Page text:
When Professor Paul Gilbert developed Compassion Focused Therapy it was in part to solve a clinical Rubik’s cube. Cognitive Therapy helped some of his clients to re-frame their negative depressive thoughts. Their inner critic would utter the usual ‘helpful’ mental stream of ‘you’re useless, you’ll never achieve x or y, you might as well go back to bed’ and the client would spot the ‘cognitive distortions’ in their thinking and re-frame it to ‘you have achieved x or y before, you are doing well with z, why not get up and get on with the day’. And this helpful technique (which dates back to ancient philosophies like Stoicism and is hypothesized to be one of the advantages of human language), would help a lot of his clients. This technique is very familiar to athletes, front line responders and emotion regulation scientists. But some of the most severely depressed clients didn’t seem to benefit. Gilbert explored this further and found they were using a pejorative emotional tone when having these inner dialogues. They were saying ‘come on then, you’ve got lots of friends and family, why are you so depressed, just get out of bed and do it you &*$£+&#!’ So, he trained them to use kind facial expressions and voice tones, to use compassionate imagery, breathing and other tools to bring a kind inner dialogue to themselves. And he found this was much more effective. Since then, Gilbert’s techniques have been validated in a number of scientific studies.
So how can we develop this skill?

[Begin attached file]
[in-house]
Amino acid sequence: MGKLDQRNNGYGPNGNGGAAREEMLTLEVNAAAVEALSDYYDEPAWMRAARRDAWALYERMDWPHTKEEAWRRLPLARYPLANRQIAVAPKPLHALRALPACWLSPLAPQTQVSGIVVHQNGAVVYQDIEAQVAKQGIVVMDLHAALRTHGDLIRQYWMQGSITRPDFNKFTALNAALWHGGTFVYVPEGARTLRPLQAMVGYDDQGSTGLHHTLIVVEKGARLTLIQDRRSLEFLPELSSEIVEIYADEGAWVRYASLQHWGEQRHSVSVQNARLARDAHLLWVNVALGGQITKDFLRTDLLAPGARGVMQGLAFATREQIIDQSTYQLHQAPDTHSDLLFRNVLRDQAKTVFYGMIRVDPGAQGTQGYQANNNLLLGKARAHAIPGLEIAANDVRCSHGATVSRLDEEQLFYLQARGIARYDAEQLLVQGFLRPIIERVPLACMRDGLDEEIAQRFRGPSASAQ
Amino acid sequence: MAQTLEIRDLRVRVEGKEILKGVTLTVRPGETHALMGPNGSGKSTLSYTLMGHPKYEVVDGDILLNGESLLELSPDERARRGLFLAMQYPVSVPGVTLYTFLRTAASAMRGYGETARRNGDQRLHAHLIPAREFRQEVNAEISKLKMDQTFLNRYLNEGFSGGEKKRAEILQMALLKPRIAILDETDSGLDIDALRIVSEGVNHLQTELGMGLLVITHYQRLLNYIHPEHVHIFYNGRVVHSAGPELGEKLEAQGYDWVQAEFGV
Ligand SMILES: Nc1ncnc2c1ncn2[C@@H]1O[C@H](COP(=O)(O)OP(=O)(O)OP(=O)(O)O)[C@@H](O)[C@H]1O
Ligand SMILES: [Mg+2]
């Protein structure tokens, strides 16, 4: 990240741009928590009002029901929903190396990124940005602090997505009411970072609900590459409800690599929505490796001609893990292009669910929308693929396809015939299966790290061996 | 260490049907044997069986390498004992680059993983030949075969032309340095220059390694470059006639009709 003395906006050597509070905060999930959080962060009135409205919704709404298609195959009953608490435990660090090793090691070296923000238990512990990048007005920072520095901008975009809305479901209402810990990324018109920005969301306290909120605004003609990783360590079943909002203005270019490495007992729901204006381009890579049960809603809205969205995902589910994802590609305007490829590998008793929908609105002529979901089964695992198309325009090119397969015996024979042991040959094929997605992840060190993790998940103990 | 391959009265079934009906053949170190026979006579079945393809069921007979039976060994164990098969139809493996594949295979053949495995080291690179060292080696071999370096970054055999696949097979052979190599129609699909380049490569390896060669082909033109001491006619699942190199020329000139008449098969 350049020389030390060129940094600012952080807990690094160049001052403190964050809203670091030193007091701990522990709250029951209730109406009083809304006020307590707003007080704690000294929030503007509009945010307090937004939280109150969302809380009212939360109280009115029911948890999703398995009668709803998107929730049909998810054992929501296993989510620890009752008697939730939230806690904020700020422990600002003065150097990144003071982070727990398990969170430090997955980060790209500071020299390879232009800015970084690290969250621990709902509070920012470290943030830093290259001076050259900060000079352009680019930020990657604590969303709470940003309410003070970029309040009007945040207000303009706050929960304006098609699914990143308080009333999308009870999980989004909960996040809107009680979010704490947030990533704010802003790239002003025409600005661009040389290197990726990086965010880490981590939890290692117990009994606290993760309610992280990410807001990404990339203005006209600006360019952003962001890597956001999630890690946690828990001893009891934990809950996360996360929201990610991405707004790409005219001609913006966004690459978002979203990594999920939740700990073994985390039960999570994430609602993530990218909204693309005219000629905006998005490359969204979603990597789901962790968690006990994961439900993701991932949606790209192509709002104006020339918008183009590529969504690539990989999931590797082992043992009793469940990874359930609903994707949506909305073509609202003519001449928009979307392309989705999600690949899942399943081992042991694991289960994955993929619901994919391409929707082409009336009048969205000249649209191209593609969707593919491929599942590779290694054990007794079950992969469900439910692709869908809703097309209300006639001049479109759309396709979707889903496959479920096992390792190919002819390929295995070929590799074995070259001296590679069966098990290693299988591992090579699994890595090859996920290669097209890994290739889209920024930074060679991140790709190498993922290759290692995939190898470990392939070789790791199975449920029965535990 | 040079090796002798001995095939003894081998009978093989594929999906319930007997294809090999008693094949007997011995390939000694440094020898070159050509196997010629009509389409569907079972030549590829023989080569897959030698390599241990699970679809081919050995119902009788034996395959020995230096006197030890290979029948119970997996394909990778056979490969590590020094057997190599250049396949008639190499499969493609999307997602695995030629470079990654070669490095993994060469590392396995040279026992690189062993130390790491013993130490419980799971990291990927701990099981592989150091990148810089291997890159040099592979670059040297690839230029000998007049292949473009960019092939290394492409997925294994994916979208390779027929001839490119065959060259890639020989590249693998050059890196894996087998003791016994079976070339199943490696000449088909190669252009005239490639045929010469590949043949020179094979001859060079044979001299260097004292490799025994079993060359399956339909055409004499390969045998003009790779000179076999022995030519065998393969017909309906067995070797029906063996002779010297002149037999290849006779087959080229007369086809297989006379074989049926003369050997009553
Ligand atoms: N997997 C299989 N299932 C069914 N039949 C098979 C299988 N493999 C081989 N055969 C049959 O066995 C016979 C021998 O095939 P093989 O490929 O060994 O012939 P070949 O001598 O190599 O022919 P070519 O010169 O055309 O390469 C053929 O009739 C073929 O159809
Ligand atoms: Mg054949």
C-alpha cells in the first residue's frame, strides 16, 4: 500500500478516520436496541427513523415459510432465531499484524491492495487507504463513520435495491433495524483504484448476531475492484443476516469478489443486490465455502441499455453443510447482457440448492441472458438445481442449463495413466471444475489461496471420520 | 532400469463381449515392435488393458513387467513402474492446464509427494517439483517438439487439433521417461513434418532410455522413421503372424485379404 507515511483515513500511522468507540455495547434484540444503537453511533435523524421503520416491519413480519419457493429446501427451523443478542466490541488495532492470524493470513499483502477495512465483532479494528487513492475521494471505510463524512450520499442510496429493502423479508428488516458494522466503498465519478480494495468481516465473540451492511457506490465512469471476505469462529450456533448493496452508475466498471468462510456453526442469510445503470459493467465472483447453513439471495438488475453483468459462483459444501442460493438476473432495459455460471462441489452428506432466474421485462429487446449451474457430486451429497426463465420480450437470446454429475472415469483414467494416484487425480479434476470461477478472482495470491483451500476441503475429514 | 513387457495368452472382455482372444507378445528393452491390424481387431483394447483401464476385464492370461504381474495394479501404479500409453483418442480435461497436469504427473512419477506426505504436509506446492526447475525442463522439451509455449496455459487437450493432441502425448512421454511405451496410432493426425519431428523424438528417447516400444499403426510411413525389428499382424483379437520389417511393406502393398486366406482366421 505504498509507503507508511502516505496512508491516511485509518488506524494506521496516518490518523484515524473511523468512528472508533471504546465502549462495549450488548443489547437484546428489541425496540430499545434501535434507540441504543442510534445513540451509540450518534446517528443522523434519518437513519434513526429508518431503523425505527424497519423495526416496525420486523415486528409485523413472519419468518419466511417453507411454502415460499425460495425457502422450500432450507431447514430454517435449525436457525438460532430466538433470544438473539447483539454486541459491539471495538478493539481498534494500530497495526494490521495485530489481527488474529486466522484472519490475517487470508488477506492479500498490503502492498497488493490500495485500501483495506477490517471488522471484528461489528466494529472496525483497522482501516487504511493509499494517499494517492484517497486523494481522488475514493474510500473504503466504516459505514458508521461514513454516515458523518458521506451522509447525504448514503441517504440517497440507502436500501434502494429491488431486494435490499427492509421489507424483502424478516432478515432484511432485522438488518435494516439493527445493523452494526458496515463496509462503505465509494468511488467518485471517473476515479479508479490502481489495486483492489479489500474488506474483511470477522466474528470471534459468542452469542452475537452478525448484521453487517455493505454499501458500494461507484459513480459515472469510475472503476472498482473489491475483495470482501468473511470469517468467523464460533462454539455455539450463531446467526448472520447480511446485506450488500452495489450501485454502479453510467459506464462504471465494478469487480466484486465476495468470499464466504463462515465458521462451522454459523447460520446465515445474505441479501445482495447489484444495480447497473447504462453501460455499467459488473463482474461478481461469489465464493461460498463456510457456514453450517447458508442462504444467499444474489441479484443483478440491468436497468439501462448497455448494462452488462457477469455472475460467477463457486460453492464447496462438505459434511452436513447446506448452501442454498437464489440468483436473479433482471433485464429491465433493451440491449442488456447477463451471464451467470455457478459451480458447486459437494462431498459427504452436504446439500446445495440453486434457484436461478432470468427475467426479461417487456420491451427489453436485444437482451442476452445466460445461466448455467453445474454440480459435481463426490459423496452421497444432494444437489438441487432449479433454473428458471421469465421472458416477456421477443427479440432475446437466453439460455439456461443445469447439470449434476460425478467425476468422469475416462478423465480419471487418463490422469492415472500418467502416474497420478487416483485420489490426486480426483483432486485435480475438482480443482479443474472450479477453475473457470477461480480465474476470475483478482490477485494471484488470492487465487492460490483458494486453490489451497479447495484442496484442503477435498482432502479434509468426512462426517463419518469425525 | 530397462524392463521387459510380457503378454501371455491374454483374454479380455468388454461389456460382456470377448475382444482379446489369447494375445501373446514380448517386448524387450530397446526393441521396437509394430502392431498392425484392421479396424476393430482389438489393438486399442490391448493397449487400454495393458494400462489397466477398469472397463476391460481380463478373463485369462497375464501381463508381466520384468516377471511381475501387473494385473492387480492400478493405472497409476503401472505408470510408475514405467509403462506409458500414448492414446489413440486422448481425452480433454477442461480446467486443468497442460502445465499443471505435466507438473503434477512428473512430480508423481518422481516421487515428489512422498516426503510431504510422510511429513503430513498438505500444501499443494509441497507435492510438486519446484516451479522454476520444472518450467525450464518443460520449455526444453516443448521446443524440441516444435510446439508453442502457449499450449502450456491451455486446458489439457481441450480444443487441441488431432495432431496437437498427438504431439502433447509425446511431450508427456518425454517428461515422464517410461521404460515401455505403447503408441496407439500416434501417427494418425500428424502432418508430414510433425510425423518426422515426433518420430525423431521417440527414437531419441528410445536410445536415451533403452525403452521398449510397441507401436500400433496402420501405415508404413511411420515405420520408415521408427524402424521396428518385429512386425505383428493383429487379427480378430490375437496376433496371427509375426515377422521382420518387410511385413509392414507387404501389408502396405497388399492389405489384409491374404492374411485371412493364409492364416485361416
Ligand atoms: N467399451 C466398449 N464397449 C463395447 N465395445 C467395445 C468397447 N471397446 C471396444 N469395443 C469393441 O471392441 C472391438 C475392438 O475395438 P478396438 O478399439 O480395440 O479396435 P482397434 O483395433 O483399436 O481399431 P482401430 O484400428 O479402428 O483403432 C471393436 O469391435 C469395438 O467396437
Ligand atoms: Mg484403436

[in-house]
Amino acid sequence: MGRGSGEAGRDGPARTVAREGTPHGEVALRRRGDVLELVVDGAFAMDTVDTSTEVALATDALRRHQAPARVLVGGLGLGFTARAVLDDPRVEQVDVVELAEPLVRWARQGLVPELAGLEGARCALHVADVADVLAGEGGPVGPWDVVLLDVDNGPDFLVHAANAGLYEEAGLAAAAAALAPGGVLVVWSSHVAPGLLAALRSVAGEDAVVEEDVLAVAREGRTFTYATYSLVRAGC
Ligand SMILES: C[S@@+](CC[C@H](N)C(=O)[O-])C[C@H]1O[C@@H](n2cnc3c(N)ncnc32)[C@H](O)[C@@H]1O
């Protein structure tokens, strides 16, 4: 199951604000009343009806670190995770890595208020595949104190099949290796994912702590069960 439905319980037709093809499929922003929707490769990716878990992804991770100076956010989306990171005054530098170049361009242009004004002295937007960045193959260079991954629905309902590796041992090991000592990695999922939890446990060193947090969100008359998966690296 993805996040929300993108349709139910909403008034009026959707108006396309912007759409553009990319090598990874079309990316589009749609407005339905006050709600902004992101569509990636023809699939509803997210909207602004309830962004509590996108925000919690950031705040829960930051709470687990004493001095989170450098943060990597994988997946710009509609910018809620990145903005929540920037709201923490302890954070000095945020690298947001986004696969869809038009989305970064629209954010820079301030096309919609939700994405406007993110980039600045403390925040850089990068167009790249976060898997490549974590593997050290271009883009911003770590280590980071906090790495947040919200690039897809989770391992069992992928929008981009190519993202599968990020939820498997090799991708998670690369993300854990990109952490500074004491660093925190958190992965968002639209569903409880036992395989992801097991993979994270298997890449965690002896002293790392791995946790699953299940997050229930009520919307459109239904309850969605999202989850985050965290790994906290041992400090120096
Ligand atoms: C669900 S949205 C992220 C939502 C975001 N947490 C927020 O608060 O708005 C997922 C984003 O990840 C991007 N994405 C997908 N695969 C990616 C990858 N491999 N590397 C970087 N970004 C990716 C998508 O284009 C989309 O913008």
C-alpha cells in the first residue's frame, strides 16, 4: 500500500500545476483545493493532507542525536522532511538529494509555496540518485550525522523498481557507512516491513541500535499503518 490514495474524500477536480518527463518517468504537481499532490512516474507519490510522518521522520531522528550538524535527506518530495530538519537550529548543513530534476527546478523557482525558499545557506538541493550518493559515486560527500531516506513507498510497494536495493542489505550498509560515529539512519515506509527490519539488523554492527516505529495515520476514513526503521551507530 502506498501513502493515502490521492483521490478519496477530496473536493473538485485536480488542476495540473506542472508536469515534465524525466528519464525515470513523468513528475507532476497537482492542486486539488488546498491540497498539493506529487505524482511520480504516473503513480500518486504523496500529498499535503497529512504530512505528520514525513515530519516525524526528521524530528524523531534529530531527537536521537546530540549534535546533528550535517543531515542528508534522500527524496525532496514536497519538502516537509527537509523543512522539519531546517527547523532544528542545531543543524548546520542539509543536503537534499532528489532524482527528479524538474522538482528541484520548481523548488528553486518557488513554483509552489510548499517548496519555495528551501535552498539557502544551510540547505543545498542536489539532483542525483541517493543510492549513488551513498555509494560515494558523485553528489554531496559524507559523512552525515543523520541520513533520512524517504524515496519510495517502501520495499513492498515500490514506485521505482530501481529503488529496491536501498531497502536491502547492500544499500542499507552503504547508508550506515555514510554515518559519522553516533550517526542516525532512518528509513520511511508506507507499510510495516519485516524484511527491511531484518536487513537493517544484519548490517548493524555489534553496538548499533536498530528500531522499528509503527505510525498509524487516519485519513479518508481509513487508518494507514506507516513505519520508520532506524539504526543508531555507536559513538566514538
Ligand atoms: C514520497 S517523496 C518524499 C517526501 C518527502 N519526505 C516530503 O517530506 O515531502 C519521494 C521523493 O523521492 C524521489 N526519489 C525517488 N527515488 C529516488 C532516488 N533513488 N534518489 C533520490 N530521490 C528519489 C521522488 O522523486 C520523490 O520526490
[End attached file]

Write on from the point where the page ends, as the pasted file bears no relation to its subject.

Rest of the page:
- The Compassionate Mind Training and Imagery exercises, loving kindness meditation and self-compassion practices can all lay the foundation.
- It can also be useful to write down negative thinking patterns in one column and in the other to write compassionate kind reframing thoughts.
- The self-compassion break is an excellent short practice to develop this skill.
- A practice I like to do is to start with soothing breathing rhythm, follow with compassion meditation or imagery and then spend 5-10 minutes flowing through different compassionate thoughts. These might be focused on a challenge that I am facing or just general self-acceptance and encouragement. I acknowledge the fact that we all have ‘tricky brains’ and are doing our best and then I create a compassionate inner coach to encourage me with compassionate self-talk.
- Barbara Fredrickson has a lovely practice called narrating your day with kindness and acceptance or as I like to call it ‘narrating your day in a kind way’. Take a few hours, a morning or a whole day and see if you can make your internal self-talk be kind, encouraging and accepting.
I find that practicing these daily, or a few times a week, means our compassionate coach is likely to show up more quickly next time you spill your morning coffee on your keyboard at work!
The internal critic may still be there as you practice (it probably will be), and we don’t want to fight with it, just give another kind perspective. If you face the painful emotions of fear, anger, sadness etc, can you bring gentle, compassionate coping statements to mind? These could be ‘this is tough but I can get through this’ or ‘I am feeling fear right now so how can I look after myself’. Give it a try and share your experiences below. I’d love to know how this works for you.